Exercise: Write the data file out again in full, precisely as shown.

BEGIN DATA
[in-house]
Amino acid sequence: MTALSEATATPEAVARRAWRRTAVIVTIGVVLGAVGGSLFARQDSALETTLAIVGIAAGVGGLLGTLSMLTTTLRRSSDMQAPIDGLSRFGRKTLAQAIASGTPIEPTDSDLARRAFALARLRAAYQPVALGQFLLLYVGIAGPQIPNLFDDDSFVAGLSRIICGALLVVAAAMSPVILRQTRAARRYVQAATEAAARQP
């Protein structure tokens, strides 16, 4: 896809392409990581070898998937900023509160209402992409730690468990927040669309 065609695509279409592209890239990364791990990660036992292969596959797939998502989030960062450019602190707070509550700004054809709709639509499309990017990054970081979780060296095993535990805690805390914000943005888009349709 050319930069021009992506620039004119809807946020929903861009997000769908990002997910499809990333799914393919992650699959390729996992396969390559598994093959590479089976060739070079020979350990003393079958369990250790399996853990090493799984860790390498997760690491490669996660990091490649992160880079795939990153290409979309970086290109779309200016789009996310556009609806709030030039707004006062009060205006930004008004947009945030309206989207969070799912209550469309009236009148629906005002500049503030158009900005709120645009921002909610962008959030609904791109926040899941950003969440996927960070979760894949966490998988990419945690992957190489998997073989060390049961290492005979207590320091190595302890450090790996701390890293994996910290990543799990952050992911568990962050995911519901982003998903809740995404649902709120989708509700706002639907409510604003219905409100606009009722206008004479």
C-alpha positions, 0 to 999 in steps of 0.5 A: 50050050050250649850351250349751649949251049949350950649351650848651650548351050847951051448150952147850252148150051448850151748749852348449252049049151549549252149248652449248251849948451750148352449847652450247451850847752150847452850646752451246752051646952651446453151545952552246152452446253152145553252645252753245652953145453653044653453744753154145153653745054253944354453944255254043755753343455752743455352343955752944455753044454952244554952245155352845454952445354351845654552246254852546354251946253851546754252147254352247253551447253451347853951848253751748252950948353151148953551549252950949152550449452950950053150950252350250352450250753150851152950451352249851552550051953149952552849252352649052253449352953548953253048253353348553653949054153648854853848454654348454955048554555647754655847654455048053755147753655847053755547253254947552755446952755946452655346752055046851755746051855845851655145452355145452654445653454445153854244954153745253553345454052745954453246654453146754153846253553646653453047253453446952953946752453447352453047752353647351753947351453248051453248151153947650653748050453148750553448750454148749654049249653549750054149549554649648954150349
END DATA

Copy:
[in-house]
Amino acid sequence: MTALSEATATPEAVARRAWRRTAVIVTIGVVLGAVGGSLFARQDSALETTLAIVGIAAGVGGLLGTLSMLTTTLRRSSDMQAPIDGLSRFGRKTLAQAIASGTPIEPTDSDLARRAFALARLRAAYQPVALGQFLLLYVGIAGPQIPNLFDDDSFVAGLSRIICGALLVVAAAMSPVILRQTRAARRYVQAATEAAARQP
């Protein structure tokens, strides 16, 4: 896809392409990581070898998937900023509160209402992409730690468990927040669309 065609695509279409592209890239990364791990990660036992292969596959797939998502989030960062450019602190707070509550700004054809709709639509499309990017990054970081979780060296095993535990805690805390914000943005888009349709 050319930069021009992506620039004119809807946020929903861009997000769908990002997910499809990333799914393919992650699959390729996992396969390559598994093959590479089976060739070079020979350990003393079958369990250790399996853990090493799984860790390498997760690491490669996660990091490649992160880079795939990153290409979309970086290109779309200016789009996310556009609806709030030039707004006062009060205006930004008004947009945030309206989207969070799912209550469309009236009148629906005002500049503030158009900005709120645009921002909610962008959030609904791109926040899941950003969440996927960070979760894949966490998988990419945690992957190489998997073989060390049961290492005979207590320091190595302890450090790996701390890293994996910290990543799990952050992911568990962050995911519901982003998903809740995404649902709120989708509700706002639907409510604003219905409100606009009722206008004479």
C-alpha positions, 0 to 999 in steps of 0.5 A: 50050050050250649850351250349751649949251049949350950649351650848651650548351050847951051448150952147850252148150051448850151748749852348449252049049151549549252149248652449248251849948451750148352449847652450247451850847752150847452850646752451246752051646952651446453151545952552246152452446253152145553252645252753245652953145453653044653453744753154145153653745054253944354453944255254043755753343455752743455352343955752944455753044454952244554952245155352845454952445354351845654552246254852546354251946253851546754252147254352247253551447253451347853951848253751748252950948353151148953551549252950949152550449452950950053150950252350250352450250753150851152950451352249851552550051953149952552849252352649052253449352953548953253048253353348553653949054153648854853848454654348454955048554555647754655847654455048053755147753655847053755547253254947552755446952755946452655346752055046851755746051855845851655145452355145452654445653454445153854244954153745253553345454052745954453246654453146754153846253553646653453047253453446952953946752453447352453047752353647351753947351453248051453248151153947650653748050453148750553448750454148749654049249653549750054149549554649648954150349